After 17 Years, Cicadas Are Ready to Bust Out in Pennsylvania

They’re almost here. Actually, the insects are already here.

That’s if you count the immature cicada nymphs lurking just a foot below the ground, as they wait for just the right time to surface and mate. The insects about ready to make an appearance in southwestern Pennsylvania are known the ‘Brood V’ cicadas. And believe it or not, they’ve been hanging out in the ground for 17 years—feeding on tree roots and crawling up and down tunnels they’ve made in the dirt.

But how exactly do cicadas know when is the right time to emerge? Well, Kelly Hougland, a Ph.D. candidate at the University of Missouri has been studying whether cicadas could be using sounds and vibrations as cues to decide when to push up from the ground. He inserted little microphones called accelerometers into a small patch of woodland in Washington County to test this hypothesis.

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Thus far, the emergence of cicadas has mostly been predicted by the warming temperature of the soil. But Hougland thinks there may be something social going on too because it’s so critical that the cicadas come out together.

“If a male comes out too late, all the females have been mated with,” Hougland says. “If they come out too early, there aren’t any cicadas around to be eaten instead of them.”

Hougland says cicadas are prime food for raccoons and lots of other animals. Emerging by the tens of thousands in this little research field—and by the billions in the region—ensures that some will go on to create the next generation.

Hougland says most of the cicadas are likely to start popping up within days. And in a week or so, their signature sound will be easier to hear—and hard to ignore.

Reporting by Kara Holsopple

 

Yes—You Can Use Goldfish to Raise Spinach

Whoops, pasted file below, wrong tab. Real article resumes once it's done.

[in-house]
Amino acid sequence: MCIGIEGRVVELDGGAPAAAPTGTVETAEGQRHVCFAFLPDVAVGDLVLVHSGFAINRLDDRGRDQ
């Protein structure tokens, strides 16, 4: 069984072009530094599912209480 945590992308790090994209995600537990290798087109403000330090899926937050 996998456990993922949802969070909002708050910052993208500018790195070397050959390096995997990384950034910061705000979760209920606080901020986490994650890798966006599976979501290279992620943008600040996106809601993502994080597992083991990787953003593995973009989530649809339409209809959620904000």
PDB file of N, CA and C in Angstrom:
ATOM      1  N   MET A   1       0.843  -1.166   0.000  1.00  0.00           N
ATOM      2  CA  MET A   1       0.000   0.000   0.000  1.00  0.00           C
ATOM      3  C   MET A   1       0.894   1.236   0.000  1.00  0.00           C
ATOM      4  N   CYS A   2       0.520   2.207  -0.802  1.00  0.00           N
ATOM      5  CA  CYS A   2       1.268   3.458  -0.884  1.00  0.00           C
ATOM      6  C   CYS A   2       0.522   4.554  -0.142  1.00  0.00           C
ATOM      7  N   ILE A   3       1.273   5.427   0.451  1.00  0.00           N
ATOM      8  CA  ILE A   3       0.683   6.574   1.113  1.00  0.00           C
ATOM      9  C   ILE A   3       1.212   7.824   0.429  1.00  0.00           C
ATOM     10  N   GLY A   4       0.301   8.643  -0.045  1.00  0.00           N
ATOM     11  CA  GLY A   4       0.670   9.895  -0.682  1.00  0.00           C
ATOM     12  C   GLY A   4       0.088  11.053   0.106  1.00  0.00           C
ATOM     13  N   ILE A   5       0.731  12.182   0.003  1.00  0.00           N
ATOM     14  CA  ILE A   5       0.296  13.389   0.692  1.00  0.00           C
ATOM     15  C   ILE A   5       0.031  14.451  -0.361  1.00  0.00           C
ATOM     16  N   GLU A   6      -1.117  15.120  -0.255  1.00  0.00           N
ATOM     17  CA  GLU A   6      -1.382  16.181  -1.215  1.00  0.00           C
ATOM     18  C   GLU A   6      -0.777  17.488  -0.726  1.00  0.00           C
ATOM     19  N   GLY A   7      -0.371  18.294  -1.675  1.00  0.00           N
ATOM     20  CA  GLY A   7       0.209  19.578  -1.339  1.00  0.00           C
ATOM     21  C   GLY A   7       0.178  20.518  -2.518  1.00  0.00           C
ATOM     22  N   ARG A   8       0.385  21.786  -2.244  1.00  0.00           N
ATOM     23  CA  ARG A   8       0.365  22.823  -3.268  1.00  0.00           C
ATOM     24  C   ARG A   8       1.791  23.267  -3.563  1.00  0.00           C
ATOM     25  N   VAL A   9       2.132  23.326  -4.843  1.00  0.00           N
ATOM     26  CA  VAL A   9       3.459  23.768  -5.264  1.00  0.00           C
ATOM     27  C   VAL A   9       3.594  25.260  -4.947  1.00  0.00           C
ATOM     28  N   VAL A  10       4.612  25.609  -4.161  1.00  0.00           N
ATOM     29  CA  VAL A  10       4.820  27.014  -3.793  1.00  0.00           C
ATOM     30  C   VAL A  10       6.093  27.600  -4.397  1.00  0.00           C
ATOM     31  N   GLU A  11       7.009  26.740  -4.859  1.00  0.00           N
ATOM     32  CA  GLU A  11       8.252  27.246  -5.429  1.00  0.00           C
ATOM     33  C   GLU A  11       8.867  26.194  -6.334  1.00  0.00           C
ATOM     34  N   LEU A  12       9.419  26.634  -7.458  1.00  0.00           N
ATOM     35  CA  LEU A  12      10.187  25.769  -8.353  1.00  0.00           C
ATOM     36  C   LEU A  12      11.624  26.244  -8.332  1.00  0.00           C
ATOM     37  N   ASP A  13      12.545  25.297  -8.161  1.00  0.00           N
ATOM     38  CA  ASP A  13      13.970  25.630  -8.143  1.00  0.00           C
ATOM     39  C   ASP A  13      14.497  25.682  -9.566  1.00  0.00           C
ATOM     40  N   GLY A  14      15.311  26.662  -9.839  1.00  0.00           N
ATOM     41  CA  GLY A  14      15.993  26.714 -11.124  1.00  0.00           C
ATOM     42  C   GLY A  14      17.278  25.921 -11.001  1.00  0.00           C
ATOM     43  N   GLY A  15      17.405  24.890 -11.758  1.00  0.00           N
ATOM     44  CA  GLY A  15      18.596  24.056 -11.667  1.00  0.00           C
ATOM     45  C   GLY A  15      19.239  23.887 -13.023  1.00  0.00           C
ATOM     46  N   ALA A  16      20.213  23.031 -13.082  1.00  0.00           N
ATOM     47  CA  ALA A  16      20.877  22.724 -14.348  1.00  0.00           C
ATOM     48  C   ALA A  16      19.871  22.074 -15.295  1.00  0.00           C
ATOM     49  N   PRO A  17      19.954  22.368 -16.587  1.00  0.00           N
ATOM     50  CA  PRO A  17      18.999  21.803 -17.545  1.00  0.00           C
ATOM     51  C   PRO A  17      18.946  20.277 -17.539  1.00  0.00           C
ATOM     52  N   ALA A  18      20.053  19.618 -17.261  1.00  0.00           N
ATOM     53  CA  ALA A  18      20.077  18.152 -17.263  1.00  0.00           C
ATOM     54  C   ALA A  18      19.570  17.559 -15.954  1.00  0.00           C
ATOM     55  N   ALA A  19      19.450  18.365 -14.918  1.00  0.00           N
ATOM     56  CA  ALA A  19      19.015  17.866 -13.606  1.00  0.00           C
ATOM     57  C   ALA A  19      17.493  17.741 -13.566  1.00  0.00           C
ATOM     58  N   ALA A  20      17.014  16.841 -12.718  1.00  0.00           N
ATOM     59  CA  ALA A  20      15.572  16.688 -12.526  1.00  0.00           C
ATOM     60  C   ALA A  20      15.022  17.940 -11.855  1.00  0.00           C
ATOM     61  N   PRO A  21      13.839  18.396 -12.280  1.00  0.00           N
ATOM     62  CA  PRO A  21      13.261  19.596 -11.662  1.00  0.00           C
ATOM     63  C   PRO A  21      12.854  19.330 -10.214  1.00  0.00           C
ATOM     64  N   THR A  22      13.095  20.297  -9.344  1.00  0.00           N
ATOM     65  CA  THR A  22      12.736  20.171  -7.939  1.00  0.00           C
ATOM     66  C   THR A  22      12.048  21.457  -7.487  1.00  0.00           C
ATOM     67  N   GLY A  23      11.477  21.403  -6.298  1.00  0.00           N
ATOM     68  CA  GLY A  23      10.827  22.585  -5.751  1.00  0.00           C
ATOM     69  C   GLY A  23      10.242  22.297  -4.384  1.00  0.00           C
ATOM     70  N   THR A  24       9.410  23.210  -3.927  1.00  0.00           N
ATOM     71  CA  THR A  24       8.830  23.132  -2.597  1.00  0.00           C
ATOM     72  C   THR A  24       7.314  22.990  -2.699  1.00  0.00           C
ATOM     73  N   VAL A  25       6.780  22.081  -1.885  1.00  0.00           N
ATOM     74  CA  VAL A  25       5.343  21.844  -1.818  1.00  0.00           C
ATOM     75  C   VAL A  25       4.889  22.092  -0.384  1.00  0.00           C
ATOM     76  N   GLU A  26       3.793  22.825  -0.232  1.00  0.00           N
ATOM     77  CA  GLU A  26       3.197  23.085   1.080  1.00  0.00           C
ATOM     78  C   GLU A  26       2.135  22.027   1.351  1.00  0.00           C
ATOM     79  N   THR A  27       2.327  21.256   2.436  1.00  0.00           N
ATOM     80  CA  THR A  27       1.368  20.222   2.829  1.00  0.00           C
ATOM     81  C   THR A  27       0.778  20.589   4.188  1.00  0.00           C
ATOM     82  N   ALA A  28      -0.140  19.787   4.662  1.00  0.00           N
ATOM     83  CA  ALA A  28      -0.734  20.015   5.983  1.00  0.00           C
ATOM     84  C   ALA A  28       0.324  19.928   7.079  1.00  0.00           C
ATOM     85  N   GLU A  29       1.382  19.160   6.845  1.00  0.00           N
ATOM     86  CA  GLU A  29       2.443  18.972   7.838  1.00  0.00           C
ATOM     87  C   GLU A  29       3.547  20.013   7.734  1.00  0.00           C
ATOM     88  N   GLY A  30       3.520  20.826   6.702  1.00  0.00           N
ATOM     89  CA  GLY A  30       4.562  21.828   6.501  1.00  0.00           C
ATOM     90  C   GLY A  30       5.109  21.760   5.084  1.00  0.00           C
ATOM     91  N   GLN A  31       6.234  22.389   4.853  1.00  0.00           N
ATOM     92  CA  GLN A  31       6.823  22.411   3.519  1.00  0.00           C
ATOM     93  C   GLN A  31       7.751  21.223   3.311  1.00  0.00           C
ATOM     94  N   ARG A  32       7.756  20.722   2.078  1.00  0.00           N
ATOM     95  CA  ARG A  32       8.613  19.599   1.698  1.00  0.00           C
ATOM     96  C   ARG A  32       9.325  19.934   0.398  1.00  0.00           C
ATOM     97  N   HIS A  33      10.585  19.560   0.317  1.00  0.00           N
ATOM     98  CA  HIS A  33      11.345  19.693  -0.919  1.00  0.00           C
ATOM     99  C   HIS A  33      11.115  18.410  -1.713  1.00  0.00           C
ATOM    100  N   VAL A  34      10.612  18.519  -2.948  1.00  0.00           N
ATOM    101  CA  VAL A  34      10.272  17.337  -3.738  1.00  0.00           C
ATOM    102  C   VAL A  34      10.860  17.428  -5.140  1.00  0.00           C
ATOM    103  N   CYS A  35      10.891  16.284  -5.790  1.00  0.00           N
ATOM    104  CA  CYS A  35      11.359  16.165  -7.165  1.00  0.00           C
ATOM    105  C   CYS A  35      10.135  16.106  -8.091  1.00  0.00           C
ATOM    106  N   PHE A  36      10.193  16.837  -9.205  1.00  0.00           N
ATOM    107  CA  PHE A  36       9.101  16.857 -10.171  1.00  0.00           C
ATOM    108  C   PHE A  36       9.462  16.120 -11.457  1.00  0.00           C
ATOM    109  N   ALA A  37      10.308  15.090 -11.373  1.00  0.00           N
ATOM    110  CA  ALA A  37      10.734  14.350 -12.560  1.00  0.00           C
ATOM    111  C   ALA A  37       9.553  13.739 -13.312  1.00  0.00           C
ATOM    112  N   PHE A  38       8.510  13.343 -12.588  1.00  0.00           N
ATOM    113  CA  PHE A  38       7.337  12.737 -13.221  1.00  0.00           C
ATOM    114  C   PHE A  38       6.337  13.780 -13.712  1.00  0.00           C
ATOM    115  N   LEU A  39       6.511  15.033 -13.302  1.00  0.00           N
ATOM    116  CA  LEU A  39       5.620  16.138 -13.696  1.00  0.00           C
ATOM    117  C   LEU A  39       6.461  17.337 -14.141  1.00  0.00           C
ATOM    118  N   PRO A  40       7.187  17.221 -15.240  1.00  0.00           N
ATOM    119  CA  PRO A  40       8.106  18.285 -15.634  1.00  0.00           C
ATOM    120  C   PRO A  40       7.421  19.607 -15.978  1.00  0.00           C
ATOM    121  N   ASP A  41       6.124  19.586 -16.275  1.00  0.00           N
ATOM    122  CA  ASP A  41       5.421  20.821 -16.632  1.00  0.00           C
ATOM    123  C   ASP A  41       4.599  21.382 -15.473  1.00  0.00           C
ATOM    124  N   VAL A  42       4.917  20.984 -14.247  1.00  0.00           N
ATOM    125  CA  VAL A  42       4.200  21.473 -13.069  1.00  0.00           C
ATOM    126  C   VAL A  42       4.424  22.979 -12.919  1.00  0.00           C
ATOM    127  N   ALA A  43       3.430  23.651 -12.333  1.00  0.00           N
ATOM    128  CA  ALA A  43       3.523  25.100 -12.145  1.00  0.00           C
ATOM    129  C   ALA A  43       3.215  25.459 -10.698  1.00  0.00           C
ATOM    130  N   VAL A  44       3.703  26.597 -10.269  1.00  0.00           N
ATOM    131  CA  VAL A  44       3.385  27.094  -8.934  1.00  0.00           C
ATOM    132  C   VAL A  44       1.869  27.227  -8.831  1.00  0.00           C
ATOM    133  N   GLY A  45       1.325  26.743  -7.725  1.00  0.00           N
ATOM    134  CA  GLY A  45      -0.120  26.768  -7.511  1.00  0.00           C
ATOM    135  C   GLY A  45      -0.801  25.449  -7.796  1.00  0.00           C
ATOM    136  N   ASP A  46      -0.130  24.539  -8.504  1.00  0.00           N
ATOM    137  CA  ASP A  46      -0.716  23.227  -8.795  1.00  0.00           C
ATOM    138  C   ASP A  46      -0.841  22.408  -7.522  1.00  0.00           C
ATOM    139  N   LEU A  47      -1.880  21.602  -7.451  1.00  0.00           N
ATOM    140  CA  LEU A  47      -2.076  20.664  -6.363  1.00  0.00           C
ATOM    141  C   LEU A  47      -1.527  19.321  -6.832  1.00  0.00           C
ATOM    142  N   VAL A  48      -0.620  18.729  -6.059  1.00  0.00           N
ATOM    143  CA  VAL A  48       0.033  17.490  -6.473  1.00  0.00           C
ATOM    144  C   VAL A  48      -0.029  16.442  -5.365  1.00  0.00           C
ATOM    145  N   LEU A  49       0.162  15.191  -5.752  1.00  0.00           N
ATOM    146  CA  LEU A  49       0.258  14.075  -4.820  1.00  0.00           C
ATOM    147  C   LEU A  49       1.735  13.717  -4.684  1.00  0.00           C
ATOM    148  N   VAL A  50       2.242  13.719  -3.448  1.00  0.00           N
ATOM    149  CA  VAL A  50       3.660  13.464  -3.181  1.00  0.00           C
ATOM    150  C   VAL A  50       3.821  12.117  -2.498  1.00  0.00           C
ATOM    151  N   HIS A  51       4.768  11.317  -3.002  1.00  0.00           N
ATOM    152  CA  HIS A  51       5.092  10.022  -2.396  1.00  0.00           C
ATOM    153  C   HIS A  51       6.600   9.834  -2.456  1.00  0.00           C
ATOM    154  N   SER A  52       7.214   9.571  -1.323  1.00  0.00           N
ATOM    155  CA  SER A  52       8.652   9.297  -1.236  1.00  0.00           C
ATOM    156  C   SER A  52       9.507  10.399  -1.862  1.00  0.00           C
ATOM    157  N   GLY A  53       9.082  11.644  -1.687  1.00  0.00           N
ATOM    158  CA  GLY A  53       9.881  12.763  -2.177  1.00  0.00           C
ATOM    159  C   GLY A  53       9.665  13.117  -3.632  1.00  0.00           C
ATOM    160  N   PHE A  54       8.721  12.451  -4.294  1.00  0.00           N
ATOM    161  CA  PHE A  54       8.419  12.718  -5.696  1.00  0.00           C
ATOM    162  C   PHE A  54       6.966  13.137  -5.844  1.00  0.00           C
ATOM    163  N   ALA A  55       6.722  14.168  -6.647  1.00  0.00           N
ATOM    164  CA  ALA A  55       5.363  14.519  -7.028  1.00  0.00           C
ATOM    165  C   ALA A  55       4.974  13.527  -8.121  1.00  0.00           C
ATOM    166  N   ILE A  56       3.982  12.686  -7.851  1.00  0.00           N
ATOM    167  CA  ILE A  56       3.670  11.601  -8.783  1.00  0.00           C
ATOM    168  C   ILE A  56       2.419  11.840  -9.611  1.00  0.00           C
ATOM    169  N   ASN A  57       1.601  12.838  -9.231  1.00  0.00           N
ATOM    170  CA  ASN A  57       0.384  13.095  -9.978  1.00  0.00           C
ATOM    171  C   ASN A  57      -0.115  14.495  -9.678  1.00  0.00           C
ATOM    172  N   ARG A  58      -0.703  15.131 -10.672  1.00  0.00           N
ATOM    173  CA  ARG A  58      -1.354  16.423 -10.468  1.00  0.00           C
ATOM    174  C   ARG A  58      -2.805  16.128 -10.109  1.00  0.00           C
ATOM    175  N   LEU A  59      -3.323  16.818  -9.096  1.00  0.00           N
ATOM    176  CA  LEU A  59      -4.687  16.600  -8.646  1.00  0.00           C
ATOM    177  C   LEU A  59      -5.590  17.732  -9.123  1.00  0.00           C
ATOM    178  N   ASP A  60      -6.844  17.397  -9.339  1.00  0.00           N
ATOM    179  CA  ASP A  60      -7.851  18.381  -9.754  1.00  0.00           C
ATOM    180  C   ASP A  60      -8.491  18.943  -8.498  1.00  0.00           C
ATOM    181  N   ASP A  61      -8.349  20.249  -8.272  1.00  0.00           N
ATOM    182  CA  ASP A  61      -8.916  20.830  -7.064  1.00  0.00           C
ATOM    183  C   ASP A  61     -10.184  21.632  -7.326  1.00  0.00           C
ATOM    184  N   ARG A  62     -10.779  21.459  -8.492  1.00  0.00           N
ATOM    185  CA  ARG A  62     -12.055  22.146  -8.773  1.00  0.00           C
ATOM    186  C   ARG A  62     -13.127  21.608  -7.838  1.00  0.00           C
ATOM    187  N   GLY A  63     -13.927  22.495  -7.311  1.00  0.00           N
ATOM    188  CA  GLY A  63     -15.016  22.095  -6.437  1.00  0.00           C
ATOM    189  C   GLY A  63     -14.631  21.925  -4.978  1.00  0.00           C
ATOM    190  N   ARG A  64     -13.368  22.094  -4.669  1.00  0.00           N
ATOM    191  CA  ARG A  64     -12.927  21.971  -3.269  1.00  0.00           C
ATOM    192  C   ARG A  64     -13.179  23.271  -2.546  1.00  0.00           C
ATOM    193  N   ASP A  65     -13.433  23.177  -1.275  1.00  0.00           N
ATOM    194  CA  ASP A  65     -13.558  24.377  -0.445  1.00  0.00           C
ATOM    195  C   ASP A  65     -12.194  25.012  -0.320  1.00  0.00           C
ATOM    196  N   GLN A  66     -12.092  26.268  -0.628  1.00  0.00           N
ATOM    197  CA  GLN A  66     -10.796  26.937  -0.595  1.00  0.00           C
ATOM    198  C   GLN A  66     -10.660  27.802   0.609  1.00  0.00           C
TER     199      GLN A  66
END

Until a couple weeks ago, the only species available for observation at Propel Andrew Street High School near Pittsburgh was the typical American teenager.

But on a recent Thursday, ninth-grader Jayden Scapellato was anxious to point out some new arrivals that are upping the school’s biodiversity profile.

“We have our tank on the bottom with a few fish,” she says, explaining the ins and outs of the school’s new aquaponics system—a kind of ‘aquaculture’ that uses fish waste to grow food. “And then we have a pump that pumps water through the top, which has pods of these rock thingies that have plants inside of them.”

Those “rock thingies” contain what will eventually be spinach, which grows in a tray above the tank. The plants feed on the goldfish waste being pumped up from a pair of PetCo’s finest cruising down below.

Quincy Kofi Swatson, executive director of The Door Campaign, the Pittsburgh nonprofit that created the pilot class, says the program is about making science more accessible.

“We use fish as a tool to engage our students in science, technology, engineering and math,” he says. “I want to enforce the idea that they are scientists—that they are intelligent. And that if they want to pursue a career in science, it’s not that far from them.”

The aquaponics project is in the first of a three-year pilot program, and Swatson says he hopes to bring it to more classrooms soon.

Reporting by Margaret J. Krauss